In terms of marketing the chemical industry as a whole, McDonagh admits that changing entrenched public opinion is still an uphill battle. Chemical associations encourage companies to team up with universities (Surfachem's own technical facility is located within the 3M Buckley innovation Centre at the University of Huddersfield, UK) and form external partnerships. The CEFIC Responsible Care awards meanwhile are now in their 10th year.
While the European industry works on its reputation at home, more and more companies are also looking to grow their operations in multiple countries. A number of organisational aspects are important within the marketing strategy. The structural location of marketing and sales groups, the cross-functional dispersion of marketing activities, and the relative power of the marketing sub-unit.
“You need to be flexible and open-minded so you can adapt to different people and different approaches to work,” McDonagh explains. “Communication is key and the drive to really want to achieve your goals is essential. The head of marketing also needs to be hands on, as well as a good delegator. Significant time needs to be invested into teaching the overseas teams, mentoring and developing them, while being strict on aspects such as corporate branding, social media policies, and marketing tactics, to name but a few”.
The management of a multiple-supplier model is even more challenging when a distributor targets diverse markets, Service standards are likely to vary across countries, regulatory and legislative norms differ as do ethical and responsible business practices. All this may lead to suppliers not accurately understanding the support, operating standards (sampling, order delivery) and benefits expected from products (price or quality expectations) that their distributors expect of them. Limited knowledge of the market may lead to a supplier being dissatisfied with the short-term performance of a distributor. Due to the complex nature of industrial markets, expectations of supply chain partners are truly multi-faceted, and usually stem from the demands of the market. The company needs to develop the capability to manage the entire supply chain, including import and export management, warehousing solutions and value-added services, such as labelling and invoicing.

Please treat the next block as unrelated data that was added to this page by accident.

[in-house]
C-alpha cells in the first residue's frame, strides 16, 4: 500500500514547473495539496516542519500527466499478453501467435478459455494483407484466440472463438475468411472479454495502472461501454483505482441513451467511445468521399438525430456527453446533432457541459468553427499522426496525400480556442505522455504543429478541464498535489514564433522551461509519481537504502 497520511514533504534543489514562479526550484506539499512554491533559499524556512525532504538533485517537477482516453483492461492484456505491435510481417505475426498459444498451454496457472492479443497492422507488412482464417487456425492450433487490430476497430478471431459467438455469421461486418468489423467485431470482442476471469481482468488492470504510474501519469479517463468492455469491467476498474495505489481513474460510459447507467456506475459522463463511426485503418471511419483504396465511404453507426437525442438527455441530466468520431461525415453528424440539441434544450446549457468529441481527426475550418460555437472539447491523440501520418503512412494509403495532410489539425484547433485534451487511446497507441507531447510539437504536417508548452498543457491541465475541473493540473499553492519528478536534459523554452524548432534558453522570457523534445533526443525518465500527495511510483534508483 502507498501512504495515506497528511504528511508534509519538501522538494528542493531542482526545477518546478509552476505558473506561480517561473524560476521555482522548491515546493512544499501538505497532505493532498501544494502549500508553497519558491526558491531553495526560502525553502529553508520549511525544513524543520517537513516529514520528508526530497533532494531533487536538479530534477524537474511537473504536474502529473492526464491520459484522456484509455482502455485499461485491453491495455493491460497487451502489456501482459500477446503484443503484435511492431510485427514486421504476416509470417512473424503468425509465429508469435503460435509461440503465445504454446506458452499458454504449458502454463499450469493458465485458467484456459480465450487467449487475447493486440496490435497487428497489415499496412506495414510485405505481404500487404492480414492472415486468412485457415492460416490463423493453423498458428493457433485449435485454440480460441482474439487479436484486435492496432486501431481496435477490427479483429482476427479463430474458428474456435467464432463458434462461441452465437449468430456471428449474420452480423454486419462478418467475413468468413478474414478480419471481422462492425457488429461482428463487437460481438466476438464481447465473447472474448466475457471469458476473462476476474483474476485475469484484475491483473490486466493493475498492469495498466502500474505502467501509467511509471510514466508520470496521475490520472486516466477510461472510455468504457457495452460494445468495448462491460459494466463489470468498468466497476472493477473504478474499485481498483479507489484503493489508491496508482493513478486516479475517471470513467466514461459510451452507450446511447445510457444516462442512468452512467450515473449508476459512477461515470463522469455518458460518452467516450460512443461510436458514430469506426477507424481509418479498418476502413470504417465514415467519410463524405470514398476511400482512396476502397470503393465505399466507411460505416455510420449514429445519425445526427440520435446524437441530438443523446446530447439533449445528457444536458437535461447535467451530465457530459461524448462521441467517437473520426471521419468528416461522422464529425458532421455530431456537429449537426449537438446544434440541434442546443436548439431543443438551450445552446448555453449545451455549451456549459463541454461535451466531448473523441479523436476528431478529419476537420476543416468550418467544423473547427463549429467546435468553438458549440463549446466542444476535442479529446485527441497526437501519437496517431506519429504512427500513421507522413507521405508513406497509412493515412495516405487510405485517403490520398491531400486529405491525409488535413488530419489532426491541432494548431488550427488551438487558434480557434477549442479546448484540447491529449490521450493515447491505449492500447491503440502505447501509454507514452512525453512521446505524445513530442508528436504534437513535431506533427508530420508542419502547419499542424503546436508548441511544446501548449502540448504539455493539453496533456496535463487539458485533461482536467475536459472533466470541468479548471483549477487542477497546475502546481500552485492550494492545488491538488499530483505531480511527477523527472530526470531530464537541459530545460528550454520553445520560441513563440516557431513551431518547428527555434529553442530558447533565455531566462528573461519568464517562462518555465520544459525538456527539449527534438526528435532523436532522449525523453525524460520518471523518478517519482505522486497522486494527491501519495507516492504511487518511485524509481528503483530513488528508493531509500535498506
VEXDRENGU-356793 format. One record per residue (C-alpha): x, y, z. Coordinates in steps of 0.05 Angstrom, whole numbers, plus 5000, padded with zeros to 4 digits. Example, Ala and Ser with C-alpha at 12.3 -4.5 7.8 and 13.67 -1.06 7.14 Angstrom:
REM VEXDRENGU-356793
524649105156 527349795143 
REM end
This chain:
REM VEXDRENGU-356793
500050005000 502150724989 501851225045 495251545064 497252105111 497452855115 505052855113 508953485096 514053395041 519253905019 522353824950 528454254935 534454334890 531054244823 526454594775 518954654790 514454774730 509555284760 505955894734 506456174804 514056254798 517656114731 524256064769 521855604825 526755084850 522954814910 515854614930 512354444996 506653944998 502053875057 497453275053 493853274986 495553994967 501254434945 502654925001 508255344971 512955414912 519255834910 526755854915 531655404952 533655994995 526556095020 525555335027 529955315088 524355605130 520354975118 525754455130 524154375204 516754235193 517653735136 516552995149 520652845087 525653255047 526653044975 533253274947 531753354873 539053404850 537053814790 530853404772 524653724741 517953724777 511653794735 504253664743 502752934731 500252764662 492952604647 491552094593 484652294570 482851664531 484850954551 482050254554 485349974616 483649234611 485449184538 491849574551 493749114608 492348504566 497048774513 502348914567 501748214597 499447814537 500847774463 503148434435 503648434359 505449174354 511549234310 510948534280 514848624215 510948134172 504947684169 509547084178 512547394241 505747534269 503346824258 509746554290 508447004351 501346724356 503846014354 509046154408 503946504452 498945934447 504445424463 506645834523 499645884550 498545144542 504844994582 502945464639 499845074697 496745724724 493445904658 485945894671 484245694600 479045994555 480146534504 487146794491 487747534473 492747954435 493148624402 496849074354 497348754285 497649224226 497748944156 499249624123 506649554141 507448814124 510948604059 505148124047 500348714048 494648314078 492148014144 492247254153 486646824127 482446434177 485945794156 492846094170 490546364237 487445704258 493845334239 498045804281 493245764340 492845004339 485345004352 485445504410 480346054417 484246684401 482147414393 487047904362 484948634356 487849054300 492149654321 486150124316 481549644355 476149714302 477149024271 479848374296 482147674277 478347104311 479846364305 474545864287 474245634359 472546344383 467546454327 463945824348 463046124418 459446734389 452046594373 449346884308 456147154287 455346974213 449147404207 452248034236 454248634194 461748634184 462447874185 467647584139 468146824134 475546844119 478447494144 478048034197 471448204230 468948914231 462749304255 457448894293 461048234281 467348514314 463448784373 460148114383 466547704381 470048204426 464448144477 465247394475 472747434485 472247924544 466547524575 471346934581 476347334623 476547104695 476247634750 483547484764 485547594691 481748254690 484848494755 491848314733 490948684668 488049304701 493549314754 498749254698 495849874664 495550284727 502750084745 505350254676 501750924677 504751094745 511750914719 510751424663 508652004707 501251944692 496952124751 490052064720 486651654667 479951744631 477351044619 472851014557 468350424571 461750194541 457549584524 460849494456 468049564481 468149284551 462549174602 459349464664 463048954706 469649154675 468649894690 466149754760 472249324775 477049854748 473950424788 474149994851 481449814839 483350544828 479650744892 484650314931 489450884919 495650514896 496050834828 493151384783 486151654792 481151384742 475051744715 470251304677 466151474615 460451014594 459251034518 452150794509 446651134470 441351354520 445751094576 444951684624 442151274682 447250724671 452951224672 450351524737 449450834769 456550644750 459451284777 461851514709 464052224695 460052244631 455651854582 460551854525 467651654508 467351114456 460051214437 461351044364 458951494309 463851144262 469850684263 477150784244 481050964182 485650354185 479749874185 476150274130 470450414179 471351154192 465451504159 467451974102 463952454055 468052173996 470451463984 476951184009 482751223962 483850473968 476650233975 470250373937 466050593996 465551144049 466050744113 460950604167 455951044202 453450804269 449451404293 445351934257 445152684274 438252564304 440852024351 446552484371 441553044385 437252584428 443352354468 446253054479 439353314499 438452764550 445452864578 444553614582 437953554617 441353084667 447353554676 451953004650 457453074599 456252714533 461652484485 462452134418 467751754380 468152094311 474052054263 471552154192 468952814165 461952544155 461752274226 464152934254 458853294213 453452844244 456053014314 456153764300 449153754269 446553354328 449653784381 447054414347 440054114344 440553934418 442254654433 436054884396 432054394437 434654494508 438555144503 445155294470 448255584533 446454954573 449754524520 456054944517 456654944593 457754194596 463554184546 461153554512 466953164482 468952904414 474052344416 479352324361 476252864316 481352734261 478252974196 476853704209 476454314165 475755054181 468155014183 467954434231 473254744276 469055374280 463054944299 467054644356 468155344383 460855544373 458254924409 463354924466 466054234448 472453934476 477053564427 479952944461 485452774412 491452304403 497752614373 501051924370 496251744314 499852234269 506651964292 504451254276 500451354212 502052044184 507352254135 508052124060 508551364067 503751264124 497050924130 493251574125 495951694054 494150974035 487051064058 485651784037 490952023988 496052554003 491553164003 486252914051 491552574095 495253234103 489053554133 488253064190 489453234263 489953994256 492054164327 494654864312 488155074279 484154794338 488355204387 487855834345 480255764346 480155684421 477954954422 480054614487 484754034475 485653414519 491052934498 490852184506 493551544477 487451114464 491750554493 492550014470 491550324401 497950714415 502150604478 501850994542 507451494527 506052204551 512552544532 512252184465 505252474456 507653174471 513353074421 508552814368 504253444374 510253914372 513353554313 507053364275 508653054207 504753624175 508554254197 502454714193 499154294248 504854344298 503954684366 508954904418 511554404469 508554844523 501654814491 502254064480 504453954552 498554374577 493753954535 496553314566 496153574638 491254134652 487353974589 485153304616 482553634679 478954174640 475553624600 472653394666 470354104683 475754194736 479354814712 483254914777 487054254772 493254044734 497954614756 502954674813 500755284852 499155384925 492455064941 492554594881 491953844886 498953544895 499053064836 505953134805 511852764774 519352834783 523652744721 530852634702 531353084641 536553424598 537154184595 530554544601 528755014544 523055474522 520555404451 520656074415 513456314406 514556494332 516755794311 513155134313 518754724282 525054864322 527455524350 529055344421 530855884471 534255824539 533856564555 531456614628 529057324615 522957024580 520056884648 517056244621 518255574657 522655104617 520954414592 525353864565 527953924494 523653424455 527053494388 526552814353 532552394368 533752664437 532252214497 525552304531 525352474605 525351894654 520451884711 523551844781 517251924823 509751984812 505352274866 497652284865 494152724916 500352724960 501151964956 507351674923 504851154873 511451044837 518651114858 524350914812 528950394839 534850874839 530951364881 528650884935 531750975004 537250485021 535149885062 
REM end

Market orientation is not just the domain of a sales & marketing department; it is an ingrained ethos, a culture, an organisation’s approach to business. That is when it is transformed into a dynamic capability. Market orientation is more than just bringing customer needs into the strategic decision-making; it requires a specific organisational culture that focuses on delivering value to customers through the ongoing monitoring of market conditions and the adaptation of organisational responses.
The article is published in FECC Supplement 2015 and is courtesy of www.icis.com